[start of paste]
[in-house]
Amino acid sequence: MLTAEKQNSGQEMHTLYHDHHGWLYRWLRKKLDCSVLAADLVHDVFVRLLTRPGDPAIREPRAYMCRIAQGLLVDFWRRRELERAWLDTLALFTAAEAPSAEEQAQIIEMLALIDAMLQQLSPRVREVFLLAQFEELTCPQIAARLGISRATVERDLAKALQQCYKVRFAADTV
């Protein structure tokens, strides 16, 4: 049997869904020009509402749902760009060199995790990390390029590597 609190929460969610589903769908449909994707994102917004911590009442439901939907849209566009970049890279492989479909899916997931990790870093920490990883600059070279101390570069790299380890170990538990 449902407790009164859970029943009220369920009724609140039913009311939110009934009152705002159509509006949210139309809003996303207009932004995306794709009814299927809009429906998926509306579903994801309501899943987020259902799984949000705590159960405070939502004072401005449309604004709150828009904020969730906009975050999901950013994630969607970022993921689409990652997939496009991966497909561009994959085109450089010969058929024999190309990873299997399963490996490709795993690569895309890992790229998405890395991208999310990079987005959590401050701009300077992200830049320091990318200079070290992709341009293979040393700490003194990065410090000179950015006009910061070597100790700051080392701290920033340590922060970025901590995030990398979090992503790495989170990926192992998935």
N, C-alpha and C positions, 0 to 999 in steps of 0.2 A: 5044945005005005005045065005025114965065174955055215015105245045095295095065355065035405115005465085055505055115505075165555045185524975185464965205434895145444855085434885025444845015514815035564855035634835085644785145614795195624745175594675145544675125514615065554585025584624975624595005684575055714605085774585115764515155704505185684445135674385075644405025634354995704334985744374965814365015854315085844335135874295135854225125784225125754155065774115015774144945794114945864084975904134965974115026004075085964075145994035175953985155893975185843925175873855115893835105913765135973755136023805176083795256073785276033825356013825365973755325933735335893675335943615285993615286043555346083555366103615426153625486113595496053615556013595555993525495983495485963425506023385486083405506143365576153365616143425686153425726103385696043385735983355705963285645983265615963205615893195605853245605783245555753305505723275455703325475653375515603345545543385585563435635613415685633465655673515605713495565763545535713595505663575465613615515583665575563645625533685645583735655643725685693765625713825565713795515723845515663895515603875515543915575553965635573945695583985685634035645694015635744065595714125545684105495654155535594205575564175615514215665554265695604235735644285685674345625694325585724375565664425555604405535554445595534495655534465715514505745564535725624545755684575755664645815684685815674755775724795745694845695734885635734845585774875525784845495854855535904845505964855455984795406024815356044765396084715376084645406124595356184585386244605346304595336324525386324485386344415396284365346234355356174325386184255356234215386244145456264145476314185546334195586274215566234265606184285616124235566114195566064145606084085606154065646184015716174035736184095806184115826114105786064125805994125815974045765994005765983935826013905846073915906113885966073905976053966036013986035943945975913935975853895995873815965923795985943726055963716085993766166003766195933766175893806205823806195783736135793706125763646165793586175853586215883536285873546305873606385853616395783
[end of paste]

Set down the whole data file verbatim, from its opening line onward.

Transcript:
[in-house]
Amino acid sequence: MLTAEKQNSGQEMHTLYHDHHGWLYRWLRKKLDCSVLAADLVHDVFVRLLTRPGDPAIREPRAYMCRIAQGLLVDFWRRRELERAWLDTLALFTAAEAPSAEEQAQIIEMLALIDAMLQQLSPRVREVFLLAQFEELTCPQIAARLGISRATVERDLAKALQQCYKVRFAADTV
């Protein structure tokens, strides 16, 4: 049997869904020009509402749902760009060199995790990390390029590597 609190929460969610589903769908449909994707994102917004911590009442439901939907849209566009970049890279492989479909899916997931990790870093920490990883600059070279101390570069790299380890170990538990 449902407790009164859970029943009220369920009724609140039913009311939110009934009152705002159509509006949210139309809003996303207009932004995306794709009814299927809009429906998926509306579903994801309501899943987020259902799984949000705590159960405070939502004072401005449309604004709150828009904020969730906009975050999901950013994630969607970022993921689409990652997939496009991966497909561009994959085109450089010969058929024999190309990873299997399963490996490709795993690569895309890992790229998405890395991208999310990079987005959590401050701009300077992200830049320091990318200079070290992709341009293979040393700490003194990065410090000179950015006009910061070597100790700051080392701290920033340590922060970025901590995030990398979090992503790495989170990926192992998935």
N, C-alpha and C positions, 0 to 999 in steps of 0.2 A: 5044945005005005005045065005025114965065174955055215015105245045095295095065355065035405115005465085055505055115505075165555045185524975185464965205434895145444855085434885025444845015514815035564855035634835085644785145614795195624745175594675145544675125514615065554585025584624975624595005684575055714605085774585115764515155704505185684445135674385075644405025634354995704334985744374965814365015854315085844335135874295135854225125784225125754155065774115015774144945794114945864084975904134965974115026004075085964075145994035175953985155893975185843925175873855115893835105913765135973755136023805176083795256073785276033825356013825365973755325933735335893675335943615285993615286043555346083555366103615426153625486113595496053615556013595555993525495983495485963425506023385486083405506143365576153365616143425686153425726103385696043385735983355705963285645983265615963205615893195605853245605783245555753305505723275455703325475653375515603345545543385585563435635613415685633465655673515605713495565763545535713595505663575465613615515583665575563645625533685645583735655643725685693765625713825565713795515723845515663895515603875515543915575553965635573945695583985685634035645694015635744065595714125545684105495654155535594205575564175615514215665554265695604235735644285685674345625694325585724375565664425555604405535554445595534495655534465715514505745564535725624545755684575755664645815684685815674755775724795745694845695734885635734845585774875525784845495854855535904845505964855455984795406024815356044765396084715376084645406124595356184585386244605346304595336324525386324485386344415396284365346234355356174325386184255356234215386244145456264145476314185546334195586274215566234265606184285616124235566114195566064145606084085606154065646184015716174035736184095806184115826114105786064125805994125815974045765994005765983935826013905846073915906113885966073905976053966036013986035943945975913935975853895995873815965923795985943726055963716085993766166003766195933766175893806205823806195783736135793706125763646165793586175853586215883536285873546305873606385853616395783